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Watering 101

Watering 101

Watering properly will not only help your landscape flourish, but also save on water, so read on to learn the best watering practices for your landscape.
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Plant Type
Newly Planted vs. Established Plants
New plants require more frequent, deep watering until a wider, deeper root system is established. Once established, it's time to adjust to a less frequent, yet deep watering schedule.

Read on for information on how to develop that deep root zone: Drought Tolerant Plants
Container Plants vs. In-Ground Plants
The same plant will require more water more often when planted in a pot vs. in the ground. Pots can keep root zones small and the soil in containers drain faster than most soils.
Once Established, Plants Settle Into High, Moderate, Low, or Very Low Water Needs
  • High: Requires deep, frequent watering during our summers.
  • Moderate: Requires deep watering, but the soil should dry out a few inches before watering again. In dry years, it may only need watering 1-2 days per week.
  • Low: Still requires deep watering, but less often, letting the soil dry out even further before watering again. Possibly as little as every 2-3 weeks even during our hot, dry summers.
  • Very Low: Once established, these plants only get watered by you if spring rainfall was below average. 
Soil Type
Sandy Soil
Sandy Soil
Coarse texture, large pores
  • Doesn’t hold moisture well.
  • Soil drains quickly.
  • Plants may need more frequent watering.
Loamy Soil Texture
Loamy Soil
Medium texture, ideal soil!
  • Composed of clay, silt, and often organic matter. (You read that right—having some clay makes for ideal soil!)
  • Holds moisture well.
  • Check soil in between watering to prevent over-watering. Use a water meter or your finger to find out if it is time to water. 
Clay Soil Texture
Clay Soil
Fine texture, very small pores
  • Retains water a long time and doesn’t drain quickly.
  • Needs slow, deep watering to allow the water to percolate down to the root zone. Drip is ideal for clay soils. Hoses and sprinklers put out water too fast for clay to get a deep soaking. 
Plant Size and Location
Typically, the larger the plant the more water it will need, unless the plant is established and drought tolerant.

Determine how much sun your plant is getting throughout the day. Adjust watering times on irrigation systems accordingly.
The ground is warming up and plants are coming out of dormancy.
Drip Irrigation
  • Adjust watering schedule according to weather and water district recommendations.
  • Trees and shrubs should run on separate valves because their watering requirements differ.
  • Add more emitters and place them at the drip edge of the plant as it grows. The drip edge is the furthest reach of the branches.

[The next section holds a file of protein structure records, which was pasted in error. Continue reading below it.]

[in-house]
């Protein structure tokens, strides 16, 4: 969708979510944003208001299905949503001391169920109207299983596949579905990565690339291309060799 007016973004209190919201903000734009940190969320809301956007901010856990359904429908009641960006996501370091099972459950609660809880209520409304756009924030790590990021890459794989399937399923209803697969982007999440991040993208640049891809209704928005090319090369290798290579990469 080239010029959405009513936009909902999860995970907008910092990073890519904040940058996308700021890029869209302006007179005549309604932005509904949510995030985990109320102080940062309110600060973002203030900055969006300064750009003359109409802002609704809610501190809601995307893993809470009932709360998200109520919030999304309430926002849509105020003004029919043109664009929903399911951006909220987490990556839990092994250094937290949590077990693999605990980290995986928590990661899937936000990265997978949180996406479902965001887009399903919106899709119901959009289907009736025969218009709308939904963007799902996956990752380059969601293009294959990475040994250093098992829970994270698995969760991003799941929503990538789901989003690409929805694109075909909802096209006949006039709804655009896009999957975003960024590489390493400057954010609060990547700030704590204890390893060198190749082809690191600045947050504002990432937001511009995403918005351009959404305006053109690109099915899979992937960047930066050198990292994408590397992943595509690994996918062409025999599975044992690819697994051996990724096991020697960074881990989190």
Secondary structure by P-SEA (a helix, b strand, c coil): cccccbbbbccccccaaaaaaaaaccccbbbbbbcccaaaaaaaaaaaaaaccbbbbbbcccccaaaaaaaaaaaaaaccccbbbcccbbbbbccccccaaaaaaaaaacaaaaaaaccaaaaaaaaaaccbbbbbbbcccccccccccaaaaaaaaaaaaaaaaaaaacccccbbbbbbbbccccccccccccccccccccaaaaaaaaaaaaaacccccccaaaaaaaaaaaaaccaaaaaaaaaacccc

Plant Specifics
  • New plantings: keep soil moist, but not soggy. 
  • Established plants: allow soil to dry slightly as the plant reaches maturity, and increase the depth of dry soil before watering again once the plant is fully established. Full establishment can take two to three years of root growth. 
  • Soil should not be soggy, especially overnight. This increases disease and pest development.
  • Daytime temps can be extreme; however a wilting plant does not always mean more water. Check the soil to see if it's dry before adding more water.
Drip Irrigation
  • Check drip emitters for leaks and proper flow.
  • Add more emitters and place them at the drip edge of the plant as it grows.
Plant Specifics
  • Small plants with small root zones need watering more often.
  • Established shrubs and trees need deep, infrequent watering. 
  • Established natives need only occasional watering; possibly soaking every two to three weeks. 
Warm daytime temperatures and cool evenings.
Drip Irrigation
  • Monitor drip according to temperatures. As plants slow their growth for the year, they might need water less often. 
  • Add more emitters and place them at the drip edge of the plant as it grows. 
  • The ground is cold and will retain water longer.
  • Keep soil from going completely dry.
  • During a freeze and times of drying north winds, it’s crucial for plants to be hydrated.
  • Water before applying frost cloth to insulate your plants.
Drip Irrigation
  • Adjust according to weather. Irrigation systems can be turned off during winter.
  • Supplement by hand watering potted plants or in-ground plants as needed while the irrigation system is off.
  • Continue to add more emitters and place them at the drip edge of the plant as the plant grows.
Plant Specifics
  • Most shrubs and trees are dormant in winter, but still require occasional watering when rainfall is below average.
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